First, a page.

A Black Bear Comes For Brunch
The best part of working from the cottage is the opportunity I have to see all the wonders of nature on a daily basis.
Most of the time, the visitors are the usual suspects – birds, deer, foxes, and squirrels.
On one fine day last August, I had a very special guest.
I awoke quite motivated and worked on my latest story straight through the morning without eating any breakfast. A drenching rain the night before had refreshed the forest, and the morning sun arrived with a soft breeze, so I had all the cabin windows pushed wide open.
At about 11am my stomach signalled it was time to take a break and I decided to treat myself to a couple of eggs with cheese on English muffins. Yes, this is a fancy brunch for yours truly when he is stranded alone at the cabin.
After my meal, I had just settled in front of the computer to do a bit of editing when a black bear came strolling out of the woods on the east side of the property. The smell of fried eggs wafting through the woods had obviously landed across the end of its nose.
Still upset with myself for botching the photo of a timber wolf earlier in the summer, I boldly grabbed the camera and headed out the front door to get a few pictures of the bear before it disappeared.
The young bruin had wandered to the edge of the property and I managed to get a few distant shots as it sniffed around an ant hill and some dead logs before heading back into the bush.
Suspecting the photos I had taken were not very good, I had to quickly decide on my next move.
A brief battle ensued in my head between the little voice of common sense which told me to go back to work, and the more convincing voice of a greedy photographer, which urged me on to get a better photo.
I decided to cautiously approach the area where my visitor had entered the forest. When I reached the spot, I could no longer see the animal and presumed the bear had continued on its way.
Cursing myself for another missed opportunity, I slowly shuffled back towards the cabin, trying to shade the camera screen with my left hand as I scrolled through the blurry images.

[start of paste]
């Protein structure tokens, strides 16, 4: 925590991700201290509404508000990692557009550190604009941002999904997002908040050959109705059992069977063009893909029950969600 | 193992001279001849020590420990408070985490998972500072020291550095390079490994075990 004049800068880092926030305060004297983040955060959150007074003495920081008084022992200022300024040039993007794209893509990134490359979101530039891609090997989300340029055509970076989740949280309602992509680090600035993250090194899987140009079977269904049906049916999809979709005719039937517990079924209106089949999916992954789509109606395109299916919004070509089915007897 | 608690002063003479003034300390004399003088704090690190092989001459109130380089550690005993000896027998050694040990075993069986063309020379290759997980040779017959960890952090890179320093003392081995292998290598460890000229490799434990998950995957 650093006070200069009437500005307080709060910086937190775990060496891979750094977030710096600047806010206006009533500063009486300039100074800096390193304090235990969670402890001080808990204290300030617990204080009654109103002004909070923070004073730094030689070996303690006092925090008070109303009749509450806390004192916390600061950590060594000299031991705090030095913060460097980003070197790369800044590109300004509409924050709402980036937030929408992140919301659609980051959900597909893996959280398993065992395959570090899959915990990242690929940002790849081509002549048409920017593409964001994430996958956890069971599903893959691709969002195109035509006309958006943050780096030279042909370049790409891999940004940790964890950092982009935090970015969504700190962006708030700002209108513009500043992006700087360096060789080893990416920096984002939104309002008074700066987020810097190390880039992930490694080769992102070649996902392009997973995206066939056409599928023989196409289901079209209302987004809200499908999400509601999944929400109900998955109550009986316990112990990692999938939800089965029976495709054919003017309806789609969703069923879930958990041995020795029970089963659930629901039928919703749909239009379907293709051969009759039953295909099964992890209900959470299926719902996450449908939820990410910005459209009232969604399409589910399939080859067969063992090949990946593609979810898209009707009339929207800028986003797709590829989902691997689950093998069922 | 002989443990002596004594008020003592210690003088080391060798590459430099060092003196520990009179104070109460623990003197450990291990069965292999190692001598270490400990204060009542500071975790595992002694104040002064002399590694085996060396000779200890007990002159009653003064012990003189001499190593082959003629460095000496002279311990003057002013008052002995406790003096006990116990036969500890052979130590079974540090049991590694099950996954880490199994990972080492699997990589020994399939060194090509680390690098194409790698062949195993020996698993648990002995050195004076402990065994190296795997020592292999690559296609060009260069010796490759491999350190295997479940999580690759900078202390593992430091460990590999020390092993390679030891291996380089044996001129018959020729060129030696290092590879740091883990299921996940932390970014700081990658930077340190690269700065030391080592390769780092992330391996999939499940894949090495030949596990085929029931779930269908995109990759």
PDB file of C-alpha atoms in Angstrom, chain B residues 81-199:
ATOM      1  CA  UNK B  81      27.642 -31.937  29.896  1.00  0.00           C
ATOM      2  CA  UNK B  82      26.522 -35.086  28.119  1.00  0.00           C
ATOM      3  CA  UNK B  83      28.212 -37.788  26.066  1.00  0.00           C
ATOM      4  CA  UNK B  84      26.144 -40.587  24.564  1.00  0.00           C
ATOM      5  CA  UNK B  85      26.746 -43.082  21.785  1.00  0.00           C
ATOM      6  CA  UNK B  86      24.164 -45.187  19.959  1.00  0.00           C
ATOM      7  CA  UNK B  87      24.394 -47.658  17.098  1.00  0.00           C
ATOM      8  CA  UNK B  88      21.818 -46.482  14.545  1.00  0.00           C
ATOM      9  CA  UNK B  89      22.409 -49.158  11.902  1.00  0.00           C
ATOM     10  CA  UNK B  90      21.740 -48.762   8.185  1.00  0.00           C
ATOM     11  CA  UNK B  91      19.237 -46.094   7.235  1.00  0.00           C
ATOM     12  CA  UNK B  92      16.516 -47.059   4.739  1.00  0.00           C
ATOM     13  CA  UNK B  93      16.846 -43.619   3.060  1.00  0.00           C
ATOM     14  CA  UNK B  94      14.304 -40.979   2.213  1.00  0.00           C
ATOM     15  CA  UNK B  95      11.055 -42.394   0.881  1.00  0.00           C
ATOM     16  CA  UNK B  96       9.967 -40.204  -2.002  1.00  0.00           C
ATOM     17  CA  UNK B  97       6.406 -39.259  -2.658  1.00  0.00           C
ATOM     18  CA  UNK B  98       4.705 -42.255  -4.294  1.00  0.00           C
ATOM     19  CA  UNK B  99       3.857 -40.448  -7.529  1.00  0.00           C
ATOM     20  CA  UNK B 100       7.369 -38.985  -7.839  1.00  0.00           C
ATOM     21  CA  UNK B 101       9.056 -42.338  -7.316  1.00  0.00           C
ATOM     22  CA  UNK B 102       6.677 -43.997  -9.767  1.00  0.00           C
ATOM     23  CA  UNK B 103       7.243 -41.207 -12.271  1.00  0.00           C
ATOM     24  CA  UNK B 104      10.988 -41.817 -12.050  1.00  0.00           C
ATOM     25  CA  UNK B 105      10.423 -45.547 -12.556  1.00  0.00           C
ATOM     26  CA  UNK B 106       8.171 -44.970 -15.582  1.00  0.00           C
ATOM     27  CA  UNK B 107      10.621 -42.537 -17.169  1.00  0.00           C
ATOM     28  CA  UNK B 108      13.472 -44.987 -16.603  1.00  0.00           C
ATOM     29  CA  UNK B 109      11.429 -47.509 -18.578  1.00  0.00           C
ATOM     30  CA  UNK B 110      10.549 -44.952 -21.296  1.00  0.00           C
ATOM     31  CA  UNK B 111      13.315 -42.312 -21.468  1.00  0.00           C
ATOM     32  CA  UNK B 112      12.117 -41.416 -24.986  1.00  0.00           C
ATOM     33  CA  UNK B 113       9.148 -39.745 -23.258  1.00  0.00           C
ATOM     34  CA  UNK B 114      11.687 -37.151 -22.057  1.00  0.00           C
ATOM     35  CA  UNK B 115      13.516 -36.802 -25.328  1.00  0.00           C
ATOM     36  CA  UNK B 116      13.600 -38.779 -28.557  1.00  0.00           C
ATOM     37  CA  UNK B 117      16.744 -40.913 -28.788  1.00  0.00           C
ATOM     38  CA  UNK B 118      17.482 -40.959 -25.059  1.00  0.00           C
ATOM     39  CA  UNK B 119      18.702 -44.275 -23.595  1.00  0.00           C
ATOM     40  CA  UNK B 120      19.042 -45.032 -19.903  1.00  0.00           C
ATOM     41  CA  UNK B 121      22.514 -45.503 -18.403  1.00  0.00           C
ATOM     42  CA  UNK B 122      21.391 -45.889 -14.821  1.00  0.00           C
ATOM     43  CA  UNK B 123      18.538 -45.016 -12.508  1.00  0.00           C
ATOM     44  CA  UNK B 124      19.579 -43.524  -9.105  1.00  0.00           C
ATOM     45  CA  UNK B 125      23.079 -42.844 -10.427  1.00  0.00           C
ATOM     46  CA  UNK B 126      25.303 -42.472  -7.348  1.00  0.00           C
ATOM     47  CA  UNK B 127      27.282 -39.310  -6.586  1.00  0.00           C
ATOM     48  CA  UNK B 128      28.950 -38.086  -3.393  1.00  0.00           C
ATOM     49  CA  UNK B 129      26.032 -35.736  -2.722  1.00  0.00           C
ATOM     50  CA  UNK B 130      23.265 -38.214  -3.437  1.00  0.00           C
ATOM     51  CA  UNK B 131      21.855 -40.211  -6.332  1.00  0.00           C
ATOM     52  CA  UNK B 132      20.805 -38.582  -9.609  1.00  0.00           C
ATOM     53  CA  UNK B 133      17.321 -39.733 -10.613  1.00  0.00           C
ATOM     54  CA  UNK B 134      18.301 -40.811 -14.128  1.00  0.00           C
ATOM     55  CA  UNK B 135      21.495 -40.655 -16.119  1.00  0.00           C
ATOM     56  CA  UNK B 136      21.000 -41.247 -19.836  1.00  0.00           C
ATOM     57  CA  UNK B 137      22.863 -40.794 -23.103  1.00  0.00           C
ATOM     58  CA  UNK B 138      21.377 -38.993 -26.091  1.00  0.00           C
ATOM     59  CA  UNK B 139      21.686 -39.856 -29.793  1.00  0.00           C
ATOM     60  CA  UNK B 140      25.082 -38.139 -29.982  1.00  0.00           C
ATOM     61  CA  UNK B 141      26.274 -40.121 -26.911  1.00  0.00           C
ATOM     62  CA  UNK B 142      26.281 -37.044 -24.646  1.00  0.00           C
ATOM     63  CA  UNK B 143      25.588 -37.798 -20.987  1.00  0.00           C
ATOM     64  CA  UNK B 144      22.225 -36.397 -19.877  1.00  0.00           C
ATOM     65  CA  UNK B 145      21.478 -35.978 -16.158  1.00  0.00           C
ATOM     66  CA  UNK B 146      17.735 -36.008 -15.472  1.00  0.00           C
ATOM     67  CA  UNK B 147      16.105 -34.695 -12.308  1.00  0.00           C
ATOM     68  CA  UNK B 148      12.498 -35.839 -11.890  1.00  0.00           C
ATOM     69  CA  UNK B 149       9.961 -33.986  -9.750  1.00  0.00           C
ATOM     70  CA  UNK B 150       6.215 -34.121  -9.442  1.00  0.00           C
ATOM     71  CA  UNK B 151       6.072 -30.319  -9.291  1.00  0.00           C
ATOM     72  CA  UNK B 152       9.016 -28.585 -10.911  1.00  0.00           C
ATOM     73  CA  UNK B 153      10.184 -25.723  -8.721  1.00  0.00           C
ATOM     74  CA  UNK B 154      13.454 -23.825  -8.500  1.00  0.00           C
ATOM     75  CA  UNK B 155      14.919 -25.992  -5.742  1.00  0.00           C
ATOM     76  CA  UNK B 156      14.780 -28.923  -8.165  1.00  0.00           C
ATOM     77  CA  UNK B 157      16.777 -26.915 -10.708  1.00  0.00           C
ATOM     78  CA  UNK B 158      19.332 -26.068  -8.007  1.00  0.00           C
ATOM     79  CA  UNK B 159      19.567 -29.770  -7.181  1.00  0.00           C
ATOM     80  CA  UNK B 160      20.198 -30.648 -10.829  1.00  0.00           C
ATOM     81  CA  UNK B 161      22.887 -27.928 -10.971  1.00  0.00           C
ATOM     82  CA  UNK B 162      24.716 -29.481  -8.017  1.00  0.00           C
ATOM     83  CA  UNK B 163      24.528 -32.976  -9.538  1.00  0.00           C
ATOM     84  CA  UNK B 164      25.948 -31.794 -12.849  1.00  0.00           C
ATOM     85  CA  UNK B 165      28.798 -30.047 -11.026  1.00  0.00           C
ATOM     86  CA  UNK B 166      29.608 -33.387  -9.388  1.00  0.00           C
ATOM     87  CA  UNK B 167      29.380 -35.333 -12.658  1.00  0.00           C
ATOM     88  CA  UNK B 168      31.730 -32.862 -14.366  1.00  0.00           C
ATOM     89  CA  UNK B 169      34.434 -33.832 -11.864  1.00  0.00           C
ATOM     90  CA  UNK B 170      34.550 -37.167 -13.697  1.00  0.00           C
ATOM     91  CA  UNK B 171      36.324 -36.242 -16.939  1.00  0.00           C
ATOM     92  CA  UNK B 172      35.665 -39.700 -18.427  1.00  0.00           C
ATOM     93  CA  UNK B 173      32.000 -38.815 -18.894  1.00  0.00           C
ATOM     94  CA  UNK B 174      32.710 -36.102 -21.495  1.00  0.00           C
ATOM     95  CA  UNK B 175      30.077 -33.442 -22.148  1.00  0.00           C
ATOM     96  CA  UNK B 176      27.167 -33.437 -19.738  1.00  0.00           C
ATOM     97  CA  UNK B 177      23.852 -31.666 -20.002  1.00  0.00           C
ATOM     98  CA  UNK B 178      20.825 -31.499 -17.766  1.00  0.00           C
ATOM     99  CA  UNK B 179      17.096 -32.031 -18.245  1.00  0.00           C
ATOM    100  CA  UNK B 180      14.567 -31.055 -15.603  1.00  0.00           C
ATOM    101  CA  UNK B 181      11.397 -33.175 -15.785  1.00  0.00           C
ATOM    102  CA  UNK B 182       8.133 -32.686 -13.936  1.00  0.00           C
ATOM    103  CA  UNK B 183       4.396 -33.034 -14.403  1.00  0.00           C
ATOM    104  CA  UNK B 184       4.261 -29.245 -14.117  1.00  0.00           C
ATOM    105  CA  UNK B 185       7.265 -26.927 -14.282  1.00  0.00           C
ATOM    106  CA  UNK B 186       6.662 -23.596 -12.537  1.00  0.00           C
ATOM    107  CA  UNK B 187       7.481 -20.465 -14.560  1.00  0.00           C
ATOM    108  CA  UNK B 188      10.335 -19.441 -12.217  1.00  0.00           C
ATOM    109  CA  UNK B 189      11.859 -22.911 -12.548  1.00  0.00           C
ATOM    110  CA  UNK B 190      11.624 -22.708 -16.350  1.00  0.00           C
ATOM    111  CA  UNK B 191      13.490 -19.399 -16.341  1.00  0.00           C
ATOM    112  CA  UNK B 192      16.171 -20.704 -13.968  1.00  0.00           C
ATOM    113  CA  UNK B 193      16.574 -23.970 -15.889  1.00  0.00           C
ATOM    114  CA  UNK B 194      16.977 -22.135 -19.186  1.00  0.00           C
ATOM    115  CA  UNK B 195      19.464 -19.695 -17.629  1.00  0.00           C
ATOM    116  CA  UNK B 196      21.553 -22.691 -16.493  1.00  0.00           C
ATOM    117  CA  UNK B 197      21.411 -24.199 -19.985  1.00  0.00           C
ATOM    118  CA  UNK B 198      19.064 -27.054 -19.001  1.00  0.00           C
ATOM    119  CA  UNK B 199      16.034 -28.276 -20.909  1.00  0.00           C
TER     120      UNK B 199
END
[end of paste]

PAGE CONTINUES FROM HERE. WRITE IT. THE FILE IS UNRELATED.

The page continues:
Suddenly, the crack of snapping twigs just off to my right suggested my assumption about the bear’s location had been wrong.
I stopped dead in my tracks, lifted my head and watched the beast as it strolled straight out of the woods right in front of me, essentially cutting off my path back to the cabin.
The bear was so close that I had to retract the zoom lens on the camera to get a picture. For the first five or six seconds the animal didn’t see me.
Finally, it either picked up my scent or heard the pounding of my heart and stopped to investigate.
For a brief moment we stood silently gazing into each other’s eyes.
The bear flinched first.
Deciding that our encounter was too close for comfort, it fortunately lumbered back towards the outhouse and into the forest at a casual pace, not even bothering to look back and say good-bye.
Too excited to fully grasp how foolish I had just been, I scampered into the cabin to change my underwear and loaded the photos onto the computer.
About an hour later, as I was working on the rough draft of this story, my new friend re-emerged from the woods and this time headed straight for the shoreline near the dock.
I snapped a couple of pictures through the cabin window and then eased out onto the deck as the bear worked its way towards the canoe, where it calmly paused and longingly glanced up in my direction as if it were waiting for me to come down and take it out for a ride.
After conveniently posing for another photo, the animal concluded there would be no canoe ride that day and continued its hike along the shoreline. It stopped for a quick drink and then slowly worked its way back into the bush. This time, I stayed on the deck.
Stupidity often overrides common sense and this event was a perfect example. Although the bear was quite young, and black bear attacks are rare, the animal could have caused me a lot of grief had it felt threatened. At one point, I had absolutely nowhere to hide.
The extremely dry weather this summer has resulted in a poor crop of berries and cottagers are likely to see more bears than usual as the animals search out alternative sources of food to get them through the coming winter. Please keep this in mind through the fall months while spending time at the lake.
Written and photographed by: Andrew Walker
Check out our Bear Tips page to get all the information you need on how to avoid bears and what to do if you encounter one.